Once again, it is a cloudy, dreary morning at Harlaxton. However, the weather is somewhat pleasant compared to the cold, unpredictable weather of Edinburgh. From my last post, you were aware that I was ecstatic about taking the trek across the border to Scotland, the "Motherland." I must admit that Edinburgh is my favorite city I have visited thus far, though New York City is definitely my favorite in the States.
My long weekend began early Friday morning when all twenty of us boarded the coach. It rained intermittently over the course of the six-hour drive from Grantham to Edinburgh, but the views were truly breathtaking. Once we reached the English-Scottish border, the hills became much larger and steeper. Sheep dotted the vibrant green pastures and fields were no longer separated by wood and wire but by mossy stones. Bubbling streams seemed to slice through nearly angle of the landscape. Although I am not a botanist and unsure of this particular plant's name, there were rusty yellow shrubs that grew near every stream and contrasted greatly with the rolling green pastures. I could not believe I had crossed the border and was driving through the land of my ancestors! It was an indescribable feeling!
We reached Edinburgh about 2:30 that afternoon and after hopping off the coach, we were greeted with the sound of blaring bagpipes in the distance. Though bagpipes are iconic Scottish instruments, this greeting was very ironic. After dropping off our luggage at our hotel on Princes Street, a few girls and I went exploring Princes Park and the Royal Mile. The Sir Walter Scott memorial happened to be right across the street from our hotel. Though it was constructed in the nineteenth century, it is a very gothic structure with a steeple spire. A very pensive statue of the author of Ivanhoe and other famous works sits under the spiral. From the monument, we walked through the park, catching a beautiful glimpse of Edinburgh Castle and the city skyline. After passing the National Gallery of Scotland, we walked towards the Royal Mile. This is the street that Scottish kings would parade down once they were crowned at Holyrood Abbey.
If you ever visit Edinburgh, just follow the Royal Mile and you will see nearly every famous site the city has to offer. We wandered aimlessly through some touristy shops, claiming they had legitimate clan tartans. However, we also visited an exhibit of Sir Arthur Conan Doyle at the National Library and explored St. Giles Cathedral. By the time we left St. Giles, it was pouring outside, and we ducked into Deacon Brodie's Tavern to shield ourselves from the rain as well as grab some dinner. The atmosphere was very family-like, but also had a pub feel to it. The tavern was constructed near the spot where Deacon Brodie, a clever thief, was hanged in the mid-18th century. This man supposedly influenced the writing of Sir Arthur Conan Doyle's Dr. Jekyll and Mr. Hyde.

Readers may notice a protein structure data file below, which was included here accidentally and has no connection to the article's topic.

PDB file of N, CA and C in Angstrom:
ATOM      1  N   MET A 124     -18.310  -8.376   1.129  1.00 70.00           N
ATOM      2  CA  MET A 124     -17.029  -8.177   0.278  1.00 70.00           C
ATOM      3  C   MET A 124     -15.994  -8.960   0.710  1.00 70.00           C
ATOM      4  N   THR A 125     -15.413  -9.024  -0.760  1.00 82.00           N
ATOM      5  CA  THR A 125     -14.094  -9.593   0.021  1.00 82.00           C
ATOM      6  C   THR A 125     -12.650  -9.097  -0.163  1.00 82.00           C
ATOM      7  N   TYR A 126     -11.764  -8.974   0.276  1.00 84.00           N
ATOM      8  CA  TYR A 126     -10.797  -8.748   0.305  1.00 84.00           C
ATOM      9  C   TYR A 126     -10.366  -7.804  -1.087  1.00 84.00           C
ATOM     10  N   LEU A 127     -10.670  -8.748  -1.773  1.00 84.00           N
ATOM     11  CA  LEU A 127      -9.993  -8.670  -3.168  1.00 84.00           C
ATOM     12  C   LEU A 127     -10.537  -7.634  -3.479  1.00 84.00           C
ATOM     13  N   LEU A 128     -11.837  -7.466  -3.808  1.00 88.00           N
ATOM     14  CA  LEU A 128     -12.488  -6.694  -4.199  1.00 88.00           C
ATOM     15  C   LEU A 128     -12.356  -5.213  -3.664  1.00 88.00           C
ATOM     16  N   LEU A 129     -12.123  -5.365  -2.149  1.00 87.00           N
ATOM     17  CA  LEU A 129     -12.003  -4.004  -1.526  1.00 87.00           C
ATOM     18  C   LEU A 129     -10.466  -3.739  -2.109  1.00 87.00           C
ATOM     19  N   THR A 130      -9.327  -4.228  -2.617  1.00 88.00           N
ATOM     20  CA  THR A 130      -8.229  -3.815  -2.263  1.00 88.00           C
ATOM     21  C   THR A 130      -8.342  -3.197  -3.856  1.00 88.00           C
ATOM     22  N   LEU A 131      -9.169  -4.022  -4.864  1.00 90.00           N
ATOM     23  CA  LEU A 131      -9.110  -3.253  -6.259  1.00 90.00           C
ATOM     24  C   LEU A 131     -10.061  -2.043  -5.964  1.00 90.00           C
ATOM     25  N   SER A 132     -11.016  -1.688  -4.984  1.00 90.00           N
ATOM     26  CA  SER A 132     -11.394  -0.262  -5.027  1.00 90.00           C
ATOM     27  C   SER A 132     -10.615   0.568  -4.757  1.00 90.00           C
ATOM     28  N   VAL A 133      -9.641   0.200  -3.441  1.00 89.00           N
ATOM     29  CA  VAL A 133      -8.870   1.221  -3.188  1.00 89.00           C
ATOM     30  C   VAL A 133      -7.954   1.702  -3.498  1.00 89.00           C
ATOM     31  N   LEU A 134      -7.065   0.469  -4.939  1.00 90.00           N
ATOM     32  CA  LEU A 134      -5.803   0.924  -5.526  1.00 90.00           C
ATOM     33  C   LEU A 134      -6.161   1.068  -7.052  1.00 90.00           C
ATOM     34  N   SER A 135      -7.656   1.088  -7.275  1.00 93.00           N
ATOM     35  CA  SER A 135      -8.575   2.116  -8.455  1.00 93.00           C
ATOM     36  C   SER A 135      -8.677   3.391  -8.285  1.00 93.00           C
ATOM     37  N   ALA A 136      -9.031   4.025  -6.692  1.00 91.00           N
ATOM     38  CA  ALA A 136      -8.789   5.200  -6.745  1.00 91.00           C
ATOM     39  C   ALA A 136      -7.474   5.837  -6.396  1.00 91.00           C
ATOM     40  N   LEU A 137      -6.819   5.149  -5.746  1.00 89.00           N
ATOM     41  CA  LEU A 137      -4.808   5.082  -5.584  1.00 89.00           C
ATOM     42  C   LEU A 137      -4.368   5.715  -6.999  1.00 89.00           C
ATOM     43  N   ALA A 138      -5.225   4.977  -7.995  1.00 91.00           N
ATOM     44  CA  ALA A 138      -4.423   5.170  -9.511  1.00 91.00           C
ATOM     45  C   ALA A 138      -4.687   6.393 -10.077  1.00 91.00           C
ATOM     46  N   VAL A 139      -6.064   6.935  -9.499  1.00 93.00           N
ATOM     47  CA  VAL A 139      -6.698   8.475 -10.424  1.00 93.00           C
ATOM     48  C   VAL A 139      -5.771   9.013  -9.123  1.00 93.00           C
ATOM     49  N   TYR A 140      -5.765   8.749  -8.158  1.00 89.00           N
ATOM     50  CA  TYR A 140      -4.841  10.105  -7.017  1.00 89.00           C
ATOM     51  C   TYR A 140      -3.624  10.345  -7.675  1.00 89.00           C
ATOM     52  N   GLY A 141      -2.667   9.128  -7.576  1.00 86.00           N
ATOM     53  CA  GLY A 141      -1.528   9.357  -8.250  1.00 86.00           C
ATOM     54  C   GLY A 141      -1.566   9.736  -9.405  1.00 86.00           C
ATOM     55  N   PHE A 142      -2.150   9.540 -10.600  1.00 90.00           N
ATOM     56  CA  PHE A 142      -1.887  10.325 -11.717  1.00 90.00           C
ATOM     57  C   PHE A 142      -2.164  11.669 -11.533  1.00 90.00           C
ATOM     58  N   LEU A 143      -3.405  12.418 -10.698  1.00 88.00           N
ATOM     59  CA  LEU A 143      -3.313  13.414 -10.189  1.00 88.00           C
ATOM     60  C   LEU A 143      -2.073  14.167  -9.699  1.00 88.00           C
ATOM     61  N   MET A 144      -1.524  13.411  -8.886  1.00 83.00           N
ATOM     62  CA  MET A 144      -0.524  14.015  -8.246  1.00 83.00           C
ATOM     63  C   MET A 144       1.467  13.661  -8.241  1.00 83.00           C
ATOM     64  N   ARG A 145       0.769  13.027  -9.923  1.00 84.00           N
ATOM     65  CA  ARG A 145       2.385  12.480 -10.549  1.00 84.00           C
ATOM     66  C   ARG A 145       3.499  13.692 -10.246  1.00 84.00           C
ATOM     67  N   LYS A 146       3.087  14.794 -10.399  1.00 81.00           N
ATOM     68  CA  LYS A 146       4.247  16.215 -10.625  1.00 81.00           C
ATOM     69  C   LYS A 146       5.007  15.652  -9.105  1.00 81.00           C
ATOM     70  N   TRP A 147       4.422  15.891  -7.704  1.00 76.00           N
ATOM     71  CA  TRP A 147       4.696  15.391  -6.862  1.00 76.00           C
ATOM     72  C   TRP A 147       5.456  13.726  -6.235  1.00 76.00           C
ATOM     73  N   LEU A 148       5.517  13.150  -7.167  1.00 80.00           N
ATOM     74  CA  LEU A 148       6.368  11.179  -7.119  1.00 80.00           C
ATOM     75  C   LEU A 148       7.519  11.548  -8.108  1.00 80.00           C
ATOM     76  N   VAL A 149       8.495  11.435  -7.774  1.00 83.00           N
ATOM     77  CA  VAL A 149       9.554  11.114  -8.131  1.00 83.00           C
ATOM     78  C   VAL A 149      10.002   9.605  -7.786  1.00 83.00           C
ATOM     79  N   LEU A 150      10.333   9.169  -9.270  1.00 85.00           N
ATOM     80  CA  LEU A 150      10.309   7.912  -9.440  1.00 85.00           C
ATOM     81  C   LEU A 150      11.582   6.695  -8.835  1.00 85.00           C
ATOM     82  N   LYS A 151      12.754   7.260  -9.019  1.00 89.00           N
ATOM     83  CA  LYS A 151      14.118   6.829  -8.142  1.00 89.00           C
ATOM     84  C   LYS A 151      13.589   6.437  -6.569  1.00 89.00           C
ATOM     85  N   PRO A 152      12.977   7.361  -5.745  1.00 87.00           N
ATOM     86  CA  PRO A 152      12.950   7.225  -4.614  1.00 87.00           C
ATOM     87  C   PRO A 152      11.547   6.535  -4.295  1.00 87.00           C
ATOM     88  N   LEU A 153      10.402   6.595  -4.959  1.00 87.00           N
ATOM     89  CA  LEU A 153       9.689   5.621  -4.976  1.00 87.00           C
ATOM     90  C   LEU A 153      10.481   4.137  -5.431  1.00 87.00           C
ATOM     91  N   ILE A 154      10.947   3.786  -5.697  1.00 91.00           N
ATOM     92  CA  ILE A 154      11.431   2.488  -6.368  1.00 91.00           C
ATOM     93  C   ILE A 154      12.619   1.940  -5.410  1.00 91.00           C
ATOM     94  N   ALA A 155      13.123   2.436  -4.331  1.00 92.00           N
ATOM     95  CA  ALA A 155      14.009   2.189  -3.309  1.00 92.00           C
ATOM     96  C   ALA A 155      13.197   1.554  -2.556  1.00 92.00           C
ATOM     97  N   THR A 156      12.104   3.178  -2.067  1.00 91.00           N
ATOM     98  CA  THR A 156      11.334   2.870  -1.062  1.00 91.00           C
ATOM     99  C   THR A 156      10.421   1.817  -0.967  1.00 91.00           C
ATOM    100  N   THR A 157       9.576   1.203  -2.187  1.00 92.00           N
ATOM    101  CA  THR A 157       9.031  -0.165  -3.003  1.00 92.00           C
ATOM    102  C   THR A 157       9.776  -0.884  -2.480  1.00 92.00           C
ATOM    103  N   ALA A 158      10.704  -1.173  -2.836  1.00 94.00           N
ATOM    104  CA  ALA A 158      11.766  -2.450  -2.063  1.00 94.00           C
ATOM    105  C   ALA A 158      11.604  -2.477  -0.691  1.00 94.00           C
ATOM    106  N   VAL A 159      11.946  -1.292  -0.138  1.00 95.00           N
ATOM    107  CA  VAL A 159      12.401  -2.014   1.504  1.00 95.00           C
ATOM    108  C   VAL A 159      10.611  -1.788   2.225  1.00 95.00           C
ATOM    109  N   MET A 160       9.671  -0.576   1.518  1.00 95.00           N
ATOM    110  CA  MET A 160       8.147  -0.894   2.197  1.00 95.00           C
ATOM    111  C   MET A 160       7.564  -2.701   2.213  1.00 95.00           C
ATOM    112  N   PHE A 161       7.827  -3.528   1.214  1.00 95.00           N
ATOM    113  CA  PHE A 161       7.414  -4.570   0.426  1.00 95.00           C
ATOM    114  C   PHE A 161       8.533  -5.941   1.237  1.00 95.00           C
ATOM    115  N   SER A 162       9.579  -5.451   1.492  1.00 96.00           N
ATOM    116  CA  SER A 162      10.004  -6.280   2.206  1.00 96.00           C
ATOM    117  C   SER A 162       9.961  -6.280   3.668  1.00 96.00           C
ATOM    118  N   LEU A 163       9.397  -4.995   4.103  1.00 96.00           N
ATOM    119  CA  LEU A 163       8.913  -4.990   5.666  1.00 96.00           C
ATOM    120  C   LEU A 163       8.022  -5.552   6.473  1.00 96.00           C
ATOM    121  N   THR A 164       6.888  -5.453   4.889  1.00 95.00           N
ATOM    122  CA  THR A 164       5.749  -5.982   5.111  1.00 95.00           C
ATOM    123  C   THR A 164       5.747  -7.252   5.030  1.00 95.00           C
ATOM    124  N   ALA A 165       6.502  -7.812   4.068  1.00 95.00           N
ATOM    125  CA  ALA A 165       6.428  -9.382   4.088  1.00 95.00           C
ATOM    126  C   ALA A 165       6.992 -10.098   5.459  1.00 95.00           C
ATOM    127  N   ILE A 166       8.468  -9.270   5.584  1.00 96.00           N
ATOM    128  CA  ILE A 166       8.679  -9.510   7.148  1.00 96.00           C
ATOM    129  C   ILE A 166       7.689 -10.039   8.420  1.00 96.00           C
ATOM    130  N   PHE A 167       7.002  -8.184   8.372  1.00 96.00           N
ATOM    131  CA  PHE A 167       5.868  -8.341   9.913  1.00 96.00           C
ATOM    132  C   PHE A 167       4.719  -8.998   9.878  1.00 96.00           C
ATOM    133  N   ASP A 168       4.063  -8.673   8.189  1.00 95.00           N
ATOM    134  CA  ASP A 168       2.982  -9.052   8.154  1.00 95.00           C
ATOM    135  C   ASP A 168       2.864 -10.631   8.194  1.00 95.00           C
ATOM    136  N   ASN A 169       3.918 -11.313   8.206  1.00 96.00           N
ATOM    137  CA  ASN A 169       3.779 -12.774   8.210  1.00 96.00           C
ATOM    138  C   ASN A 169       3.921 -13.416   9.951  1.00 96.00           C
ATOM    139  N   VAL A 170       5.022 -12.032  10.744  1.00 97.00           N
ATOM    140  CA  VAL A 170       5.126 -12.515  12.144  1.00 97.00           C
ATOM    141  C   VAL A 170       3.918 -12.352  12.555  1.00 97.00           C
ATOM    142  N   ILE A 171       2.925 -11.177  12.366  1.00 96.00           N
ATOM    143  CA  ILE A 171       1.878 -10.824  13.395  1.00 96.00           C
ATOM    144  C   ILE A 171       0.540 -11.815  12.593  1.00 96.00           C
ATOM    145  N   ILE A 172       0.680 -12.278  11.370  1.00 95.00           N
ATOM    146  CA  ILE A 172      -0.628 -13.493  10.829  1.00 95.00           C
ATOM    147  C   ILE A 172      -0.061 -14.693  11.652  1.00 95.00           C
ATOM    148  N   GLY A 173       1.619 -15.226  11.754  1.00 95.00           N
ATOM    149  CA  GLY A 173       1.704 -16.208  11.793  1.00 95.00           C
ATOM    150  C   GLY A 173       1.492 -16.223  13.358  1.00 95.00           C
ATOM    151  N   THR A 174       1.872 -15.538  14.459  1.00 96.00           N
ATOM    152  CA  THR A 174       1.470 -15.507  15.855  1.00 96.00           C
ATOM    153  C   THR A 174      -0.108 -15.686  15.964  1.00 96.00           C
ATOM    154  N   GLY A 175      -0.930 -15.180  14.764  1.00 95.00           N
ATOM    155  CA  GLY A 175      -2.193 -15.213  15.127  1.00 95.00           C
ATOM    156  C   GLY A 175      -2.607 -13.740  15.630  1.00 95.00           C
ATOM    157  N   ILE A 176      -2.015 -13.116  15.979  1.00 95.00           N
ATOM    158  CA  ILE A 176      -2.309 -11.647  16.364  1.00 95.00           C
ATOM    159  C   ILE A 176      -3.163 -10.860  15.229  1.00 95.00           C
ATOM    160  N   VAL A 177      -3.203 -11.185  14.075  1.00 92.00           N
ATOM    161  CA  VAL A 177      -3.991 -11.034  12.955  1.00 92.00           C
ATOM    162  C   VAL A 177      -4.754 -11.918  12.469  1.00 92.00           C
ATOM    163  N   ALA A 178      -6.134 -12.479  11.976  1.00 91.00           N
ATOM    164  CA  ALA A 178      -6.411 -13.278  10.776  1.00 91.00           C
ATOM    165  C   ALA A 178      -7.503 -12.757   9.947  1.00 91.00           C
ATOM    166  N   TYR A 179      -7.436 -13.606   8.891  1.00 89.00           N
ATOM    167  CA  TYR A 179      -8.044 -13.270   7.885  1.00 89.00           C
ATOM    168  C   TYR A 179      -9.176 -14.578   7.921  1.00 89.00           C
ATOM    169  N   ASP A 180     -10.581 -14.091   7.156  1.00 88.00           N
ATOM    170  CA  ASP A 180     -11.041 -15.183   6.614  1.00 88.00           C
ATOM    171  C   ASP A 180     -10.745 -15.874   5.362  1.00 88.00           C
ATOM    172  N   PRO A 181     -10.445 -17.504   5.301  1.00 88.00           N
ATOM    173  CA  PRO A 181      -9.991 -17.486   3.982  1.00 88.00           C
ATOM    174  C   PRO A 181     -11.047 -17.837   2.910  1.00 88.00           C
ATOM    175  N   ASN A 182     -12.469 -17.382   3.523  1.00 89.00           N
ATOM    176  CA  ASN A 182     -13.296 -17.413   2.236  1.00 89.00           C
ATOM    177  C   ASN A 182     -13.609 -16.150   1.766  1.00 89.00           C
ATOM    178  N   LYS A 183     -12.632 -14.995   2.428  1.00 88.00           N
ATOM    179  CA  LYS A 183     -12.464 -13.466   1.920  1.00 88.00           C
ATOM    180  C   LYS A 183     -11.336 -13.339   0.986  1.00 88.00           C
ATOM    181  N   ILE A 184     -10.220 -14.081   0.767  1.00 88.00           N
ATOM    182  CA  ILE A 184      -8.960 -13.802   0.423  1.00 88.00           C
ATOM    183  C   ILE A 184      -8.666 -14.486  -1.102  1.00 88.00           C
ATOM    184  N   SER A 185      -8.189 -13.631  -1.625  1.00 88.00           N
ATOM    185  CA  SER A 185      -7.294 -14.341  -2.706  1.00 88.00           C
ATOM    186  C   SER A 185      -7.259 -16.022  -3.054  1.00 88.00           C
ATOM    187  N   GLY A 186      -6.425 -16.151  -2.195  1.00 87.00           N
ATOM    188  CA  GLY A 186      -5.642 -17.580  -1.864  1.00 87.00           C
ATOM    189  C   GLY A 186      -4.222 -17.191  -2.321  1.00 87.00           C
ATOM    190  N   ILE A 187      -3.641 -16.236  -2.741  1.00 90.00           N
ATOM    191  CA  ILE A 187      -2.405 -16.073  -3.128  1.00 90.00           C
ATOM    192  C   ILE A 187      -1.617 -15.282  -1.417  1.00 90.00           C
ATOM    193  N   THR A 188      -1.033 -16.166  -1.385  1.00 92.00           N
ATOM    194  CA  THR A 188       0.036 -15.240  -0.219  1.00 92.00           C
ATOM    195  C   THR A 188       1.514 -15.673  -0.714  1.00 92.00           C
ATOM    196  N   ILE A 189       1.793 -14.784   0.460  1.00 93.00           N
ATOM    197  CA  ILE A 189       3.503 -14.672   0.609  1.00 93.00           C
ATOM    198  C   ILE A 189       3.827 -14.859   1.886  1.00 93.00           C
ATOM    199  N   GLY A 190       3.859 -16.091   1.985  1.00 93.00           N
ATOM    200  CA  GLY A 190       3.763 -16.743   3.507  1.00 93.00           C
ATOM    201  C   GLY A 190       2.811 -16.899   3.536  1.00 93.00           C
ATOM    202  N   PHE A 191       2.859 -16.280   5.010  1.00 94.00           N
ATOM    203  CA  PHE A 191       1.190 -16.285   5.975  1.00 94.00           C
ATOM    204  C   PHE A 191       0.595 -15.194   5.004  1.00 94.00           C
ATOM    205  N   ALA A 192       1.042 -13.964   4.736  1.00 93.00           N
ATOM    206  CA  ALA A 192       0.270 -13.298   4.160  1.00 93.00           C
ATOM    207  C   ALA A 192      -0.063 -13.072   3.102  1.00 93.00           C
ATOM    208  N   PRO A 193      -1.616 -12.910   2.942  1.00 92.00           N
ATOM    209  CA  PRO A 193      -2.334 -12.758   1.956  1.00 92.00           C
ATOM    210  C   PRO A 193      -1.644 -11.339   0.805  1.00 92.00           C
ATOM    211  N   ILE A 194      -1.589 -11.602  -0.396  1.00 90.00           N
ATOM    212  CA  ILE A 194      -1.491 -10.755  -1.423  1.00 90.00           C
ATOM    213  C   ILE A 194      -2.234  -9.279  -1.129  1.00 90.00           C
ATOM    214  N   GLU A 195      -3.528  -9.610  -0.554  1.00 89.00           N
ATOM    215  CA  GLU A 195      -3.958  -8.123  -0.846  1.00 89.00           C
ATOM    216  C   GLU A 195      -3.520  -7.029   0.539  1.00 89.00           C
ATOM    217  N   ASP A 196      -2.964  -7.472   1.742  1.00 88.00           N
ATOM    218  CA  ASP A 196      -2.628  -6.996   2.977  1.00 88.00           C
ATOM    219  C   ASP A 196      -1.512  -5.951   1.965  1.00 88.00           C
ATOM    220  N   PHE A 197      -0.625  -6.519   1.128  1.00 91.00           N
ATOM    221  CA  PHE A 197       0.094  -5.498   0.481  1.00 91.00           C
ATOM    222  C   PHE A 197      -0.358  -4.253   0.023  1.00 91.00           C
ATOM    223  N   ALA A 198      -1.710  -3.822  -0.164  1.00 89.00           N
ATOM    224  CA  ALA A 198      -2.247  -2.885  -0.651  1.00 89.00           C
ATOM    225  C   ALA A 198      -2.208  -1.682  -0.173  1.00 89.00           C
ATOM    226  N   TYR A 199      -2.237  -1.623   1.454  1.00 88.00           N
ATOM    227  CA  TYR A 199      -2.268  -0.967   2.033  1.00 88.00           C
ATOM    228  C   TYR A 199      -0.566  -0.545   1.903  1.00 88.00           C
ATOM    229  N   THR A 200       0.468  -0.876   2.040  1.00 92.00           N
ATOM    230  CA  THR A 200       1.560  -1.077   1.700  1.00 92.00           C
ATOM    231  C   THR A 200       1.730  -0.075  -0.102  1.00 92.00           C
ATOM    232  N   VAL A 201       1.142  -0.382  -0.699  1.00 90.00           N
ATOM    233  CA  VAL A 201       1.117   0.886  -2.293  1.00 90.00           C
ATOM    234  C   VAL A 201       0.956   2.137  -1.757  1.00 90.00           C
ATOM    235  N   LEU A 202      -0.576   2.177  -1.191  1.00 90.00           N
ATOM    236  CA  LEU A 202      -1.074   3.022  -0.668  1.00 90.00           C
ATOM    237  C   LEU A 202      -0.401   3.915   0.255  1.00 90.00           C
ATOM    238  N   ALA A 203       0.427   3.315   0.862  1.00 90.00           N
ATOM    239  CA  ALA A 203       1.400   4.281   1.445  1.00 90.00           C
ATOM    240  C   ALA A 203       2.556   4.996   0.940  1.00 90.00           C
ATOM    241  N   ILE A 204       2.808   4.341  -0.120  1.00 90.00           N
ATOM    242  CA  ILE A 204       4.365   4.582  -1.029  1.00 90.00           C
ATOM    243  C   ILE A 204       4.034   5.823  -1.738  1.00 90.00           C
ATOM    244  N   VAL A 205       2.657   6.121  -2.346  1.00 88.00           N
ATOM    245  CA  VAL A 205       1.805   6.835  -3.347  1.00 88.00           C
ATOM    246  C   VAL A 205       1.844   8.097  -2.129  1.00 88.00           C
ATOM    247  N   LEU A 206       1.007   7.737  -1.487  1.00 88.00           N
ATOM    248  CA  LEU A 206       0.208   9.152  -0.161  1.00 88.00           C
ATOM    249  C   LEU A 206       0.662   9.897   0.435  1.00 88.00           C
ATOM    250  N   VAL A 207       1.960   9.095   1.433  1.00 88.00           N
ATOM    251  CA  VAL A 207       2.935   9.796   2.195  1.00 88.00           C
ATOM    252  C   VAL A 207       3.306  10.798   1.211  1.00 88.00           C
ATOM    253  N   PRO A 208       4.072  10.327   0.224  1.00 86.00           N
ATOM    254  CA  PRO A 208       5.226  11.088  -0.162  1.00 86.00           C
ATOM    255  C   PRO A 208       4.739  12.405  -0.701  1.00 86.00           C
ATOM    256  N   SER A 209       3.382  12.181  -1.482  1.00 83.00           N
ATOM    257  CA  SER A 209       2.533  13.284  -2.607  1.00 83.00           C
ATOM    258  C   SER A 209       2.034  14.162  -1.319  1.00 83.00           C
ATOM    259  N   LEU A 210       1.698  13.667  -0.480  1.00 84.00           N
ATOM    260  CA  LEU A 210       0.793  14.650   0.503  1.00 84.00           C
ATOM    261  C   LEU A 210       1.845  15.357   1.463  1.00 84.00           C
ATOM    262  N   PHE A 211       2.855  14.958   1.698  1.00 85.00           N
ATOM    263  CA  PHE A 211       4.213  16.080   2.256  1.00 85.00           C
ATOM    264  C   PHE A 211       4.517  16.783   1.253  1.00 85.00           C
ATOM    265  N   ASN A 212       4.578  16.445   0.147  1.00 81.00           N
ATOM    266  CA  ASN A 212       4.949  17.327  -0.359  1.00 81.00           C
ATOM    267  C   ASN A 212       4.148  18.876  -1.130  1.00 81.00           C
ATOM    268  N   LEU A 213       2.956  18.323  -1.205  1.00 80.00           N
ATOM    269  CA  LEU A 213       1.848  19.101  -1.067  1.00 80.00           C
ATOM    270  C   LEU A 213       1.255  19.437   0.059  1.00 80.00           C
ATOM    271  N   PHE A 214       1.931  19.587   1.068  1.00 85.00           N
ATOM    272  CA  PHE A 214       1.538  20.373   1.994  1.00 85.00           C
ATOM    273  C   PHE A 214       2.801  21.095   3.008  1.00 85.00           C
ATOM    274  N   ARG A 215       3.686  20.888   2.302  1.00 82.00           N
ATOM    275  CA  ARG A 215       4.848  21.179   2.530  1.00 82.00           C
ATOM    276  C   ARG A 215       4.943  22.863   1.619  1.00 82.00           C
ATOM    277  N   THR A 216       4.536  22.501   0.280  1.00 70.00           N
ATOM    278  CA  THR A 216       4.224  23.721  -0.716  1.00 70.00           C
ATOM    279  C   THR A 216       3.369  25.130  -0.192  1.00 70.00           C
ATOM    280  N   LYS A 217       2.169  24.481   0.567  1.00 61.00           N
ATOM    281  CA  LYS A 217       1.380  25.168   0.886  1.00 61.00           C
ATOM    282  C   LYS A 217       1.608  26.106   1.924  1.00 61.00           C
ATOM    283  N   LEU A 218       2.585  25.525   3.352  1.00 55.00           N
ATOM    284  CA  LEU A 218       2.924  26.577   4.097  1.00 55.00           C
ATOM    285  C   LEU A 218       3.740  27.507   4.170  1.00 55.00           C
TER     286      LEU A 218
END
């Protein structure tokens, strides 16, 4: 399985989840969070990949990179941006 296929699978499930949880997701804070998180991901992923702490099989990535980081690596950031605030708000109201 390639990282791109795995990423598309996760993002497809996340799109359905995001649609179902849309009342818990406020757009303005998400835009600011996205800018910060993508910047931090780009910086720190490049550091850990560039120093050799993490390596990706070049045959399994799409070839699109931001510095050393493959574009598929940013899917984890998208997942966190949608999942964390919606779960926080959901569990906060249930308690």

After getting dinner, we were completely exhausted, so we headed back to the hotel for the night. However, the next morning, we arose early to climb to the top of Arthur's Seat. Though we were lost for about 45 minutes and asked for directions three times, we finally found the steep hill. We took a very scenic route to Arthur's Seat, passing by Calton Hill, Scottish Parliament, and Holyrood Palace, the residence of the Queen when she visits Edinburgh. The walk was tremendously difficult, but the views were worth the soreness afterward. While we did not make it completely to the top due to time and exhaustion, one could see a panoramic view of the city. The gothic, medieval city was in the foreground with the towering highlands and the misty sea as its backdrop. It was definitely a memorable view.
Once climbing down from the hill, my roommate and I decided to make the journey in the opposite direction to Edinburgh Castle. Before taking another difficult walk, we stopped for a panini sandwich at a café along the Royal Mile. When visiting Edinburgh, you must absolutely visit the castle! There is so much history there from the ancient Picts and Scots to the recent war in Afghanistan. We spent a couple of hours touring the museums there as well as viewing the Scottish crown jewels and the Stone of Destiny.
We were pretty tired from exploring the castle for a couple of hours, so we decided to browse the shops along the Royal Mile to find gifts for our families. I purchased a scarf with my family's tartan, a mug with my family's crest for my dad, and a University of Edinburgh t-shirt for my brother. After having a picnic of Subway sandwiches in Hunter's Square after our shopping excursions, we made the trek up to Calton Hill to take some final pictures of the city before we left.
On Calton Hill, there are Roman-like structures which you can explore as well as see an awesome panoramic view of the city. From the top, we could see the spires of cathedrals, the castle, the Sir Walter Scott Monument, Holyrood Palace, and Arthur's seat. We watched the sun set over Edinburgh, and it was truly beautiful. However, the sun set was soon covered by gray storm clouds, and it began to rain heavily. So, we darted down the hill and headed towards our hotel, where we spent our final night in Edinburgh.
Edinburgh is a city unlike any other I have visited. The architecture is impeccable, and I love how it does not take much of an effort to explore the sites of the city. I definitely would like to take my family some day, so we can all explore it!
These next few days I will be busy taking my final, seeing Shakespeare's Henry IV, Part I, and packing for my journey to Paris! Exactly one week from today, I will be at home! I have mixed feelings at this point about returning home, which I wish I could expand on, but I think I have written enough!
Until next time,